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Setting Up A Single Sign On (SSO) Environment For Your App

Ronak Mutha

Full-stack Development

Single Sign On (SSO) makes it simple for users to begin using an application. Support for SSO is crucial for enterprise apps, as many corporate security policies mandate that all applications use certified SSO mechanisms. While the SSO experience is straightforward, the SSO standard is anything but straightforward. It's easy to get confused when you're surrounded by complex jargon, including SAML, OAuth 1.0, 1.0a, 2.0, OpenID, OpenID Connect, JWT, and tokens like refresh tokens, access tokens, bearer tokens, and authorization tokens. Standards documentation is too precise to allow generalization, and vendor literature can make you believe it's too difficult to do it yourself.

I've created SSO for a lot of applications in the past. Knowing your target market, norms, and platform are all crucial.

Single Sign On

Single Sign On is an authentication method that allows apps to securely authenticate users into numerous applications by using just one set of login credentials.

This allows applications to avoid the hassle of storing and managing user information like passwords and also cuts down on troubleshooting login-related issues. With SSO configured, applications check with the SSO provider (Okta, Google, Salesforce, Microsoft) if the user's identity can be verified.

Types of SSO

  • Security Access Markup Language (SAML)
  • OpenID Connect (OIDC)
  • OAuth (specifically OAuth 2.0 nowadays)
  • Federated Identity Management (FIM)

Security Assertion Markup Language - SAML

SAML (Security Assertion Markup Language) is an open standard that enables identity providers (IdP) to send authorization credentials to service providers (SP). Meaning you can use one set of credentials to log in to many different websites. It's considerably easier to manage a single login per user than to handle several logins to email, CRM software, Active Directory, and other systems.

For standardized interactions between the identity provider and service providers, SAML transactions employ Extensible Markup Language (XML). SAML is the link between a user's identity authentication and authorization to use a service.

In our example implementation, we will be using SAML 2.0 as the standard for the authentication flow.

Technical details

  • A Service Provider (SP) is the entity that provides the service, which is in the form of an application. Examples: Active Directory, Okta Inbuilt IdP, Salesforce IdP, Google Suite.
  • An Identity Provider (IdP) is the entity that provides identities, including the ability to authenticate a user. The user profile is normally stored in the Identity Provider typically and also includes additional information about the user such as first name, last name, job code, phone number, address, and so on. Depending on the application, some service providers might require a very simple profile (username, email), while others may need a richer set of user data (department, job code, address, location, and so on). Examples: Google - GDrive, Meet, Gmail.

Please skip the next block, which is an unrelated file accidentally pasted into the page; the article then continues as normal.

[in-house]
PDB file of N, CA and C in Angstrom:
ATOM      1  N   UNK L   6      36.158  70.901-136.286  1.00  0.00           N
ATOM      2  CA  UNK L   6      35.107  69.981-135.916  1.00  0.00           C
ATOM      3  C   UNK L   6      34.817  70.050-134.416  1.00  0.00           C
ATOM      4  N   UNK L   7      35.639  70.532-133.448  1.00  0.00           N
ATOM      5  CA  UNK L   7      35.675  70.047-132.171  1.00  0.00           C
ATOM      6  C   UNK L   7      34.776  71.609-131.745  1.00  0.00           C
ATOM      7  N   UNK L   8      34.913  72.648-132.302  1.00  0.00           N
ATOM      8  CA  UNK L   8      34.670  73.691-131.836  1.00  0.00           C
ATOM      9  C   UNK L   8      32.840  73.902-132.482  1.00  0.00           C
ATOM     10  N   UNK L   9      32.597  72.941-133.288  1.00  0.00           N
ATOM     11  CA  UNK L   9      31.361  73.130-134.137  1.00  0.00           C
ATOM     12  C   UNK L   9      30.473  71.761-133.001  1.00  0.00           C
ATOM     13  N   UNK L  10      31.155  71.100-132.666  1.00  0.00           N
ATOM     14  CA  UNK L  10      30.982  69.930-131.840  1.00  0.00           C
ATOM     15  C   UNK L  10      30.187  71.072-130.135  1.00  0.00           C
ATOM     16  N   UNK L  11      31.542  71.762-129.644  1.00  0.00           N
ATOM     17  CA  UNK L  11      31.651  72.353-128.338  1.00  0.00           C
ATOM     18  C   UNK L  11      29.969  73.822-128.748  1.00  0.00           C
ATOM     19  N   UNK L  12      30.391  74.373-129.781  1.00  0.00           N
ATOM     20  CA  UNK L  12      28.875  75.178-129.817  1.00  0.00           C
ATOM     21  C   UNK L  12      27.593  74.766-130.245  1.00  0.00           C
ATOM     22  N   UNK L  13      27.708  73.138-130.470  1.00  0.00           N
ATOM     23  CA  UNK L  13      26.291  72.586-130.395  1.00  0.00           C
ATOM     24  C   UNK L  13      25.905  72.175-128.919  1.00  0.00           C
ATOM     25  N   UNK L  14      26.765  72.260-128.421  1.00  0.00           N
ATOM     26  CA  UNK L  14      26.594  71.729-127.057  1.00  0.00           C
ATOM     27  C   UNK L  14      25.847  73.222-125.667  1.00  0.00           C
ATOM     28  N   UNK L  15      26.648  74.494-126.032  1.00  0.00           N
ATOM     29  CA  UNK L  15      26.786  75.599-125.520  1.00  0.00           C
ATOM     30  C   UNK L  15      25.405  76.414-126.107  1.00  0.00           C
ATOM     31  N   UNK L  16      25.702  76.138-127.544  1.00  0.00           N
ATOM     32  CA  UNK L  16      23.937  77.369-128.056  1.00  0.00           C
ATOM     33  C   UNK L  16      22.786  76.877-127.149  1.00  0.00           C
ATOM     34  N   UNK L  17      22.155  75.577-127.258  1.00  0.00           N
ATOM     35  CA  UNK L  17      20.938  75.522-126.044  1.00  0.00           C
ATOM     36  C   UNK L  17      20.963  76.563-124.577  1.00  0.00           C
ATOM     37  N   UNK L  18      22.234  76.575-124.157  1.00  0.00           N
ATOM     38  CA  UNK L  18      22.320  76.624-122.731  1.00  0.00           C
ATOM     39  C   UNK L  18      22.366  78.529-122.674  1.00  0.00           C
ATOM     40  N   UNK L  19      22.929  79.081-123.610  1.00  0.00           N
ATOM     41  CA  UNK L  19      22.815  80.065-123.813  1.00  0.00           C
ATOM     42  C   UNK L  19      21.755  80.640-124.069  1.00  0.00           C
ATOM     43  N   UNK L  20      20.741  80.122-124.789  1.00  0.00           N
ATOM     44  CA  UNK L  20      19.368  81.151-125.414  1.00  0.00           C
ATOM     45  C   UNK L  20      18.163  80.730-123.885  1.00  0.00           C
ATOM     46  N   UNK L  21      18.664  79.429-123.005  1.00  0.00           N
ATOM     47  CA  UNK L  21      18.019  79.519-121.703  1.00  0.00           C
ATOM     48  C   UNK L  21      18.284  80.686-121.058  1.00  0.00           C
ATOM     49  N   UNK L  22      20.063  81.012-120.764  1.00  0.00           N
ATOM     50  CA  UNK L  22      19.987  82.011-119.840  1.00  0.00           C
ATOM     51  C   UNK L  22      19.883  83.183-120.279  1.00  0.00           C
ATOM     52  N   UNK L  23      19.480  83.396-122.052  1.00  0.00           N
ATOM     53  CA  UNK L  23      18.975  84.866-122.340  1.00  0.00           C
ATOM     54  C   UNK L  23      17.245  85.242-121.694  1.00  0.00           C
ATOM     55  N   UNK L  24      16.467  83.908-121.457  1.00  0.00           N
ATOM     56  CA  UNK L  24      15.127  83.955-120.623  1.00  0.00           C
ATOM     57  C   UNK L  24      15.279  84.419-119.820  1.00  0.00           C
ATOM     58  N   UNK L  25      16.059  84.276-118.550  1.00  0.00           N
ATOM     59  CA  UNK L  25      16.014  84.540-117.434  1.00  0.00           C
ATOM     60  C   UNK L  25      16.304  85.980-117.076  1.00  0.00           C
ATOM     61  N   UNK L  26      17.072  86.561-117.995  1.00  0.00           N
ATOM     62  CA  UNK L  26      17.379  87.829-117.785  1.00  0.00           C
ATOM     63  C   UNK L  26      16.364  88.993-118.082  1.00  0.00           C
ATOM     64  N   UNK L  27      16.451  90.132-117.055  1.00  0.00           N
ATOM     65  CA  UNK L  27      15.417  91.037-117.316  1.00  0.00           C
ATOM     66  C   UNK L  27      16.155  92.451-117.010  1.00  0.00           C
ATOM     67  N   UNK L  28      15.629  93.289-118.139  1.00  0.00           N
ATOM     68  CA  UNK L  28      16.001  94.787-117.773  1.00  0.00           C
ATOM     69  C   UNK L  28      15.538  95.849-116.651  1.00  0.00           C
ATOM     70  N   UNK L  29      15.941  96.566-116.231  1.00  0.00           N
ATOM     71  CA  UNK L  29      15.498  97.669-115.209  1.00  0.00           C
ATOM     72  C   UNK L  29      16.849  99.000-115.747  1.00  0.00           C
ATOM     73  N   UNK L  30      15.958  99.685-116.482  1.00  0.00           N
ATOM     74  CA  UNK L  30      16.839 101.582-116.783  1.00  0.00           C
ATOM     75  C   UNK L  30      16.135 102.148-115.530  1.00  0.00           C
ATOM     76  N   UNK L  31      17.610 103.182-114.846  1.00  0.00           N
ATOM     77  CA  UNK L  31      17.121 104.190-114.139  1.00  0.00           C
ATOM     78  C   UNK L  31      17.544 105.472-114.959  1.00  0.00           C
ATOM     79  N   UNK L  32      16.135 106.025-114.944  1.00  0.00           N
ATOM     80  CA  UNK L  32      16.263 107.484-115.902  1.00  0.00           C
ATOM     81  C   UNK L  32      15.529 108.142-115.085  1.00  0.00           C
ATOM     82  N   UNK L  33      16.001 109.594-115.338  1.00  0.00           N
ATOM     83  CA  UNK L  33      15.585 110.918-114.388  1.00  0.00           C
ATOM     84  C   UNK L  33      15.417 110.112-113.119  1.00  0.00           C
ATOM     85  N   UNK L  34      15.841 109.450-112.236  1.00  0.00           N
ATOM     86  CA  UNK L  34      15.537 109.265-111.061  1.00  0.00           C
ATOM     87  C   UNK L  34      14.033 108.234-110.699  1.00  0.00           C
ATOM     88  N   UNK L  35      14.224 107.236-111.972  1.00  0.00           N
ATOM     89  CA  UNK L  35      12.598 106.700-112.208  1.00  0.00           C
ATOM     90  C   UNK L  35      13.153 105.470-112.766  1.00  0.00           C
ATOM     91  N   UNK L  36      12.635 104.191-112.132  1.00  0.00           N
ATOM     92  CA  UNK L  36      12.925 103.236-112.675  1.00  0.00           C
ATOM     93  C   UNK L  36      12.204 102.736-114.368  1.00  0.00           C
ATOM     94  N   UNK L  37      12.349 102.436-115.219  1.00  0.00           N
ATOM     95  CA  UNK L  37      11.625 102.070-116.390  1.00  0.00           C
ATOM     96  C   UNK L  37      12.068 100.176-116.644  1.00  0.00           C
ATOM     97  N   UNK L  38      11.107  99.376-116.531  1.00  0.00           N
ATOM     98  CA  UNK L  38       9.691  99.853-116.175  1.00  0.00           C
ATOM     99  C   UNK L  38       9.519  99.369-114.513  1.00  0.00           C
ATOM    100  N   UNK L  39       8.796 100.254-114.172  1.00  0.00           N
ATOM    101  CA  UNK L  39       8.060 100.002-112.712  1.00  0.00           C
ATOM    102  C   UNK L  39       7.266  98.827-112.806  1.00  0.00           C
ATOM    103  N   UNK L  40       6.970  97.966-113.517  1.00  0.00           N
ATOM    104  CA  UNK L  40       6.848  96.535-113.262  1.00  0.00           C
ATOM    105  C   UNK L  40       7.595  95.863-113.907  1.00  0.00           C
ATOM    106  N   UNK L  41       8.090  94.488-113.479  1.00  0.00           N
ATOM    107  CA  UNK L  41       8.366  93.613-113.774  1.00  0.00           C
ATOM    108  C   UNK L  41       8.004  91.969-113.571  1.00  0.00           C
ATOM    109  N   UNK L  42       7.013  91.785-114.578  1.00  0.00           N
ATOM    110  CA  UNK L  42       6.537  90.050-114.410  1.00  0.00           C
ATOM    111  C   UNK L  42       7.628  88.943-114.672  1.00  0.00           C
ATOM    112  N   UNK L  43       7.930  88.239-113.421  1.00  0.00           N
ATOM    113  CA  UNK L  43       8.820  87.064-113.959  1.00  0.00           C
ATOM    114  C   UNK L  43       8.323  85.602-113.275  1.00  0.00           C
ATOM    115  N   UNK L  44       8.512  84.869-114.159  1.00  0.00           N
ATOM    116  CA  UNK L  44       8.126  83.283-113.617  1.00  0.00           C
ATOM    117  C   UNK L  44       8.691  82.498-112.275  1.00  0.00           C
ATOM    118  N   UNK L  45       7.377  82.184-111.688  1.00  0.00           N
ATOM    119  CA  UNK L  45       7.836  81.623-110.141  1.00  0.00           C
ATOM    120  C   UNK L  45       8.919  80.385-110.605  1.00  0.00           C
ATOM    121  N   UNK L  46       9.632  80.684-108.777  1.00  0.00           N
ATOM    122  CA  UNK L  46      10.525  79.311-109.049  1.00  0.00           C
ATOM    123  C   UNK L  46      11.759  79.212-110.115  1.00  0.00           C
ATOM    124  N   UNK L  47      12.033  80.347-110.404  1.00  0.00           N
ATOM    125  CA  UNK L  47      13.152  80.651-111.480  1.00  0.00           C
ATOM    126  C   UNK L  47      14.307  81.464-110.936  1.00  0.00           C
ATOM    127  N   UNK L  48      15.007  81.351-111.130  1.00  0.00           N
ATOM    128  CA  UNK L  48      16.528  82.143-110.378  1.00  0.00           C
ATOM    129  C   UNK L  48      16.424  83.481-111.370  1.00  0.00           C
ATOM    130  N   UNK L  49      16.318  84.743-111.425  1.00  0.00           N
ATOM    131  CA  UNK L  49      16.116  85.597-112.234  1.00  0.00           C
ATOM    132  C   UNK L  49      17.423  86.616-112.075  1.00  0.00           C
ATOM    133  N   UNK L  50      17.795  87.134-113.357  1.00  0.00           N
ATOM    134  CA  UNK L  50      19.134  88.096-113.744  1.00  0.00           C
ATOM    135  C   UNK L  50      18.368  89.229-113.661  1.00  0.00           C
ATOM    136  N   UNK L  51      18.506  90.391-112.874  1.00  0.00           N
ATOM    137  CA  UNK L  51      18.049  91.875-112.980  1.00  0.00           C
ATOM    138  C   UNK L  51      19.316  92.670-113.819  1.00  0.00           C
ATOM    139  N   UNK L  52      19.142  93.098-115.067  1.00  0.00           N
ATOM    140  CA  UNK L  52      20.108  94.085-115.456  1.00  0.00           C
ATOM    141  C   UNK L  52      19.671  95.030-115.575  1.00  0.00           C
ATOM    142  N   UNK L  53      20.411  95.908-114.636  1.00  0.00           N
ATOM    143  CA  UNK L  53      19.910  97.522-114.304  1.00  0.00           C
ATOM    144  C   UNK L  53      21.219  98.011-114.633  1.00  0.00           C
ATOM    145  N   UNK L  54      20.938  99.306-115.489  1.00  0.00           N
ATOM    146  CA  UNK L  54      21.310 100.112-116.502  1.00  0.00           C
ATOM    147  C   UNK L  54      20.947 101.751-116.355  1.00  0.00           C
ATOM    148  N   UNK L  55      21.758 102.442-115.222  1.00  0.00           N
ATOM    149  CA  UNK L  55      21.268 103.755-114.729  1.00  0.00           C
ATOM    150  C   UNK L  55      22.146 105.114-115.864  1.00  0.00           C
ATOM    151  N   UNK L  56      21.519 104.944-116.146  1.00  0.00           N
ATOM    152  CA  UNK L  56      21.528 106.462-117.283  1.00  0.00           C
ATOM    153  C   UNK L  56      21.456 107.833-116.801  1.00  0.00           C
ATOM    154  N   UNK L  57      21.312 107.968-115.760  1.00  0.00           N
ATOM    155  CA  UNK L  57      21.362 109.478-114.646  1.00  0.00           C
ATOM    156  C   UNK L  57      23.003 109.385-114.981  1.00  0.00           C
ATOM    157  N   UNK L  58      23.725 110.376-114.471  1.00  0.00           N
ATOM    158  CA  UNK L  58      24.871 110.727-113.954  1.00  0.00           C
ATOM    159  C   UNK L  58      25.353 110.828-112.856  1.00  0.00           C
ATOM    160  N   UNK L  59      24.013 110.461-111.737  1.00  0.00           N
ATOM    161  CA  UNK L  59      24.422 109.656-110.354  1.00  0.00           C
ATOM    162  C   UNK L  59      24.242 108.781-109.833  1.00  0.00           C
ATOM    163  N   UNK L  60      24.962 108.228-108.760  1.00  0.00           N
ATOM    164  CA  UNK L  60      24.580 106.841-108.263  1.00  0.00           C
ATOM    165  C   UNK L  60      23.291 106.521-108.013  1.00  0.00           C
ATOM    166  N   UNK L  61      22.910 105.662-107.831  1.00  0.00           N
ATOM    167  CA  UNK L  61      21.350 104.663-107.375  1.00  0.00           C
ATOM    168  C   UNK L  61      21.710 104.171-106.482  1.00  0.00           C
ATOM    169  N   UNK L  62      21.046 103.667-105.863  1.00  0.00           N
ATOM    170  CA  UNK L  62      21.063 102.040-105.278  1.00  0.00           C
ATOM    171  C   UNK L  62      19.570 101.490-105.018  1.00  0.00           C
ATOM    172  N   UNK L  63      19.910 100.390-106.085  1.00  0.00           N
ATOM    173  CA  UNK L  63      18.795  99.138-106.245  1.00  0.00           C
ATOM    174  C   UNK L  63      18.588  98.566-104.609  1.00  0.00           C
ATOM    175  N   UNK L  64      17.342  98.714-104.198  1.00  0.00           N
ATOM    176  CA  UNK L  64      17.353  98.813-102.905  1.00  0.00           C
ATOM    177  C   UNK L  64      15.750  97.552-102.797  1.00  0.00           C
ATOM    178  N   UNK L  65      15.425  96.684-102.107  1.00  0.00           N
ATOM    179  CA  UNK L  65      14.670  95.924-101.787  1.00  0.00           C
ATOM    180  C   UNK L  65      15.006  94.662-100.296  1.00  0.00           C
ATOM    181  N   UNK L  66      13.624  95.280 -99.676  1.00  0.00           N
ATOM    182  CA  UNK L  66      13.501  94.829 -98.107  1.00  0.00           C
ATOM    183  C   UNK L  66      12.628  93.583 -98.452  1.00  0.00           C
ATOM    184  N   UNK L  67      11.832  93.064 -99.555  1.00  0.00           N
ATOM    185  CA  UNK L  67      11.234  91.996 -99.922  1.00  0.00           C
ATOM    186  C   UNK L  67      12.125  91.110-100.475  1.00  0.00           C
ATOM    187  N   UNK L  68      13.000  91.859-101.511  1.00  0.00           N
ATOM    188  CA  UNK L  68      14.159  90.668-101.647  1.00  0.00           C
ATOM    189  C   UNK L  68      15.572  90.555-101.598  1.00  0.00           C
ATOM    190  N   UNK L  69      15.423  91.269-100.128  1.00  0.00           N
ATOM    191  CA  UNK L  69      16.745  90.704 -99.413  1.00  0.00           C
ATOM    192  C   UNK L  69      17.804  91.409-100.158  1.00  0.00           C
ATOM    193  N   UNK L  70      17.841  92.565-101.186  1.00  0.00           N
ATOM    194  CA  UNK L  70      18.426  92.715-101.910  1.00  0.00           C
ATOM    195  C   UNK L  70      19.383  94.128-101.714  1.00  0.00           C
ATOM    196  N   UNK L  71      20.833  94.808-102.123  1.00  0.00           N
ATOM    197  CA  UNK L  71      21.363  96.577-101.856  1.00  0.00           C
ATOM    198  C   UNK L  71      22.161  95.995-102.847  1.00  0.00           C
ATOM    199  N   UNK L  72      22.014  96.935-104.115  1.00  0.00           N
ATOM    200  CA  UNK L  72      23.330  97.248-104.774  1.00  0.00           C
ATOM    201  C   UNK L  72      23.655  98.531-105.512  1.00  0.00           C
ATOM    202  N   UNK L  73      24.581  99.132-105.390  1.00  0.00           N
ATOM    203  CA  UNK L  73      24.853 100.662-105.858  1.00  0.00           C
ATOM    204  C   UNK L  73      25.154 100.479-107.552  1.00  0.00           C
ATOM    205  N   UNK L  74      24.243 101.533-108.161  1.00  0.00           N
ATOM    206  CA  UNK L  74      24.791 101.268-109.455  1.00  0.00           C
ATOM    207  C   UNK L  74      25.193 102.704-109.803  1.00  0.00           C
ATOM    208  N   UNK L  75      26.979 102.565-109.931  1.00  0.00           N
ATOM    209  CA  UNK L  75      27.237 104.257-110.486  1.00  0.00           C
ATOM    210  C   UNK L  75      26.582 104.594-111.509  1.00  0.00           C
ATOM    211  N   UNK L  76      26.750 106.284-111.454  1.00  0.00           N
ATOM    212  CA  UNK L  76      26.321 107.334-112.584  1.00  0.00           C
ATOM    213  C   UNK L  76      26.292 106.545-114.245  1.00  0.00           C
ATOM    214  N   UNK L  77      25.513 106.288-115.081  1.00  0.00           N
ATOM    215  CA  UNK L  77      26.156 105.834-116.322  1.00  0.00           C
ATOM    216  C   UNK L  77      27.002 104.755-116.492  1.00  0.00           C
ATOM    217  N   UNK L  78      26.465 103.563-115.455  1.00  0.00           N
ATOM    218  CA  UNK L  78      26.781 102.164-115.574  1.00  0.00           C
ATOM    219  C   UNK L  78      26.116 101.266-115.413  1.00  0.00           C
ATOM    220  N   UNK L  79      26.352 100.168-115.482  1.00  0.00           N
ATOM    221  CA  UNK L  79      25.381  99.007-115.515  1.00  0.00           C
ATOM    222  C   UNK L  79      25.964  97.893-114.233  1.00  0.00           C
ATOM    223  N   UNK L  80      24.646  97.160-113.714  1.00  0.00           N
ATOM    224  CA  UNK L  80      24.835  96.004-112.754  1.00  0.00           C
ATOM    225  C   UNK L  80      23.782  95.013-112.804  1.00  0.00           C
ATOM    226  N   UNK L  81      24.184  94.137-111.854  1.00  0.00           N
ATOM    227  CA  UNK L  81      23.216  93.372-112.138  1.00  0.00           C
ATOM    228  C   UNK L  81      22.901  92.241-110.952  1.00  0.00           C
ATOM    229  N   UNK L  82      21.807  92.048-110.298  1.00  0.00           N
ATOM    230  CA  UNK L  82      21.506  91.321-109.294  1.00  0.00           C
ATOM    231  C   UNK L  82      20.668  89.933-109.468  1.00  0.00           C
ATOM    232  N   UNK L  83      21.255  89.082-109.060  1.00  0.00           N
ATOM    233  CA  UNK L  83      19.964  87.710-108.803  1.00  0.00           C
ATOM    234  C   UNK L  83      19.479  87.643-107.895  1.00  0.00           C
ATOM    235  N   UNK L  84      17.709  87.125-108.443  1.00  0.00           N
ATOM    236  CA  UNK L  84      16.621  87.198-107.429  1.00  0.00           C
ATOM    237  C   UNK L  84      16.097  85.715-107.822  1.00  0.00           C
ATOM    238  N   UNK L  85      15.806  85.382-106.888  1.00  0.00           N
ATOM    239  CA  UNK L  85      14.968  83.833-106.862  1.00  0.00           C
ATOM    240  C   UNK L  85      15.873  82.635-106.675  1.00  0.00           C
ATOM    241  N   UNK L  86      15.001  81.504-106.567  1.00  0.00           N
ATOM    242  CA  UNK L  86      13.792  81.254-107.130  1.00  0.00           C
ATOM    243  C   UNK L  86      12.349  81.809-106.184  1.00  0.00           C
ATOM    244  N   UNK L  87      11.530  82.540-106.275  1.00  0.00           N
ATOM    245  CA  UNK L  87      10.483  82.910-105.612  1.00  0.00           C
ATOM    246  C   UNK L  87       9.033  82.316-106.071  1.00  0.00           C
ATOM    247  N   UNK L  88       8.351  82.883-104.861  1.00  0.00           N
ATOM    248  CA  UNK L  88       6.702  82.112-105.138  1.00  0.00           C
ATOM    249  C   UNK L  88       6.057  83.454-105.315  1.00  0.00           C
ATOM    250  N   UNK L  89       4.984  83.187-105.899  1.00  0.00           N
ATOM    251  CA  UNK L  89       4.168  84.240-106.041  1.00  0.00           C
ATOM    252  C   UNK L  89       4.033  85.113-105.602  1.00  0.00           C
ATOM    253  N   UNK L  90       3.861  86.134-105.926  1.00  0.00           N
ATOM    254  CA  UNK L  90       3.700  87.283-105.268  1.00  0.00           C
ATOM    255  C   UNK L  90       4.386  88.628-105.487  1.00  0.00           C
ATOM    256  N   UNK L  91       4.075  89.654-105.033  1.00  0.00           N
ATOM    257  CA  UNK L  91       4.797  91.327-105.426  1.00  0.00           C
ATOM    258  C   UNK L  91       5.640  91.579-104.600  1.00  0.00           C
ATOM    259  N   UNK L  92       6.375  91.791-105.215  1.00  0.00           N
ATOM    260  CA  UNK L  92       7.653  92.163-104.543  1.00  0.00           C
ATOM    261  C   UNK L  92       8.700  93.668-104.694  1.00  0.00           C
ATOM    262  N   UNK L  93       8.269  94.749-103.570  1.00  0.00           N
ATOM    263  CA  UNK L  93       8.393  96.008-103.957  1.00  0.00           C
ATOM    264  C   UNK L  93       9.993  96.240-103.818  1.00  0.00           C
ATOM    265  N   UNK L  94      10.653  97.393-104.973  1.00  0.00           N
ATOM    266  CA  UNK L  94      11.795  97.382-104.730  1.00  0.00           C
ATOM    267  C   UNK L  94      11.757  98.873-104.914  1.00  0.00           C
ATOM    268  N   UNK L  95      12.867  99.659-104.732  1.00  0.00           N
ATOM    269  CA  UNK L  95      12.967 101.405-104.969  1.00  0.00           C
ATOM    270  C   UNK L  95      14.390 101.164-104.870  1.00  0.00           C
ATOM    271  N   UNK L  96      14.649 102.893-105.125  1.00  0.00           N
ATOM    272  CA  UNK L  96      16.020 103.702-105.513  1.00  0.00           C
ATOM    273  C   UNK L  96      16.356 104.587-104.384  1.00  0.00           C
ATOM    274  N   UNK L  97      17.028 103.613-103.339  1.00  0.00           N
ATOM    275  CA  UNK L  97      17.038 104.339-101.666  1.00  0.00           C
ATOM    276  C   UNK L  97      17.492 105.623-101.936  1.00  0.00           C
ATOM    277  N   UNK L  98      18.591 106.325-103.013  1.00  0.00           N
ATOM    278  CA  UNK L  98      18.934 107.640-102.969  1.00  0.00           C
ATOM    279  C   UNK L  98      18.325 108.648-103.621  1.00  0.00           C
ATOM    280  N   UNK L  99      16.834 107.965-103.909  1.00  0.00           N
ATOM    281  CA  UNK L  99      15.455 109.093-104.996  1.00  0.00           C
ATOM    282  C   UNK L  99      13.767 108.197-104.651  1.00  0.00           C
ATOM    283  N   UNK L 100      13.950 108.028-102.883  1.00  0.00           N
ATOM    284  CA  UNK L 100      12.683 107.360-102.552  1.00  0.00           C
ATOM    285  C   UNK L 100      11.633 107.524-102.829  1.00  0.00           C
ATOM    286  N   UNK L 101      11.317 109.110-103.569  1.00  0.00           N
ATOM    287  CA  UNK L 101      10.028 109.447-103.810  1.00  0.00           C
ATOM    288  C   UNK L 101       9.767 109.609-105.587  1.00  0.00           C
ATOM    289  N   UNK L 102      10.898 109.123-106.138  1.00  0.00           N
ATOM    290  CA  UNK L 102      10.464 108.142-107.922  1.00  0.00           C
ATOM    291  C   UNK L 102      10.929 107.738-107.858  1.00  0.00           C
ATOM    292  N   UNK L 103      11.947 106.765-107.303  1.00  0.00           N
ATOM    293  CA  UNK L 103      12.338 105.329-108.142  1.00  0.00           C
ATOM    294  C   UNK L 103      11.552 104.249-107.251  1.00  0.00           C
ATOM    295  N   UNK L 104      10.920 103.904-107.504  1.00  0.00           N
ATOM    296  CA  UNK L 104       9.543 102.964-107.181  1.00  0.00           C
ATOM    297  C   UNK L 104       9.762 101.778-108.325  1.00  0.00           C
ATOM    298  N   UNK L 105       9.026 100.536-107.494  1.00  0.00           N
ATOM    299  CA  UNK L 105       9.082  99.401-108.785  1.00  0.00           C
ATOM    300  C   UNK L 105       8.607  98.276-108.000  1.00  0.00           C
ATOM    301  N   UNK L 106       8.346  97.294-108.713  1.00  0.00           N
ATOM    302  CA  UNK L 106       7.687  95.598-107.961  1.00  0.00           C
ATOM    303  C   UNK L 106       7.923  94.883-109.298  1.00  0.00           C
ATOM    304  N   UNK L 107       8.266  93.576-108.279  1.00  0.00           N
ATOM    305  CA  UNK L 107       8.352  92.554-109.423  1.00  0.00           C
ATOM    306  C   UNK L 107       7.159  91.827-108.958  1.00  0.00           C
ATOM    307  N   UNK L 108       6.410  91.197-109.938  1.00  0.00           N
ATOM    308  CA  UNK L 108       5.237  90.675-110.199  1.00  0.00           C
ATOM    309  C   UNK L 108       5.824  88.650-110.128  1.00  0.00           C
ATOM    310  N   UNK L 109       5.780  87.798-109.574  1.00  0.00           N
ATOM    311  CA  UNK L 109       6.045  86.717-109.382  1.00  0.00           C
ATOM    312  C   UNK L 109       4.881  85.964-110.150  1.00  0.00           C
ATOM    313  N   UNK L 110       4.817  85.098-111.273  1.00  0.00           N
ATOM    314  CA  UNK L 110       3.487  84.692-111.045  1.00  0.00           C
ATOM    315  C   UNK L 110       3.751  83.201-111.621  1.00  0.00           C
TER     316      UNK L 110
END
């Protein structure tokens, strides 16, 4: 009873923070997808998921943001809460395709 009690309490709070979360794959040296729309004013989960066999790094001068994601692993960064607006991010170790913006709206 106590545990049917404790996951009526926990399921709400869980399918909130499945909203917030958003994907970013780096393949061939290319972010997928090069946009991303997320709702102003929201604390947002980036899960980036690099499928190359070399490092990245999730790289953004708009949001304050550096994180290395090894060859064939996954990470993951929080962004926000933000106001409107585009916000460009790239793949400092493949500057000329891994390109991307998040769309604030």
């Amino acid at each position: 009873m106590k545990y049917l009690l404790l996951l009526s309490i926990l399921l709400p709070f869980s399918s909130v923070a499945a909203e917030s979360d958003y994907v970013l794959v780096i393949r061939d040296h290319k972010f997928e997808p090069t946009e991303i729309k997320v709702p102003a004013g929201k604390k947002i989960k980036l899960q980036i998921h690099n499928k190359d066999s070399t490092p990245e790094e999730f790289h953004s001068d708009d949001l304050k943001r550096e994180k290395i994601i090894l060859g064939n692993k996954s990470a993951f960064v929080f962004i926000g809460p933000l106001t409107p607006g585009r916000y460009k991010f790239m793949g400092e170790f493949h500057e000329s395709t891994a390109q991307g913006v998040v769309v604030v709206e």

• The SAML sign-in flow initiated by the Identity Provider is referred to as an Identity Provider Initiated (IdP-initiated) sign-in. In this flow, the Identity Provider begins a SAML response that is routed to the Service Provider to assert the user's identity, rather than the SAML flow being triggered by redirection from the Service Provider. When a Service Provider initiates the SAML sign-in process, it is referred to as an SP-initiated sign-in. When end-users try to access a protected resource, such as when the browser tries to load a page from a protected network share, this is often triggered.

Configuration details

  • Certificate - To validate the signature, the SP must receive the IdP's public certificate. On the SP side, the certificate is kept and used anytime a SAML response is received.
  • Assertion Consumer Service (ACS) Endpoint - The SP sign-in URL is sometimes referred to simply as the URL. This is the endpoint supplied by the SP for posting SAML responses. This information must be sent by the SP to the IdP.
  • IdP Sign-in URL - This is the endpoint where SAML requests are posted on the IdP side. This information must be obtained by the SP from the IdP.

OpenID Connect - OIDC

OIDC protocol is based on the OAuth 2.0 framework. OIDC authenticates the identity of a specific user, while OAuth 2.0 allows two applications to trust each other and exchange data.

So, while the main flow appears to be the same, the labels are different.

How are SAML and OIDC similar?

The basic login flow for both is the same.

1. A user tries to log into the application directly.

2. The program sends the user's login request to the IdP via the browser.

3. The user logs in to the IdP or confirms that they are already logged in.

4. The IdP verifies that the user has permission to use the program that initiated the request.

5. Information about the user is sent from the IdP to the user's browser.

6. Their data is subsequently forwarded to the application.

7. The application verifies that they have permission to use the resources.

8. The user has been granted access to the program.

Difference between SAML and OIDC

1. SAML transmits user data in XML, while OpenID Connect transmits data in JSON.

2. SAML calls the data it sends an assertion. OAuth2 calls the data it sends a claim.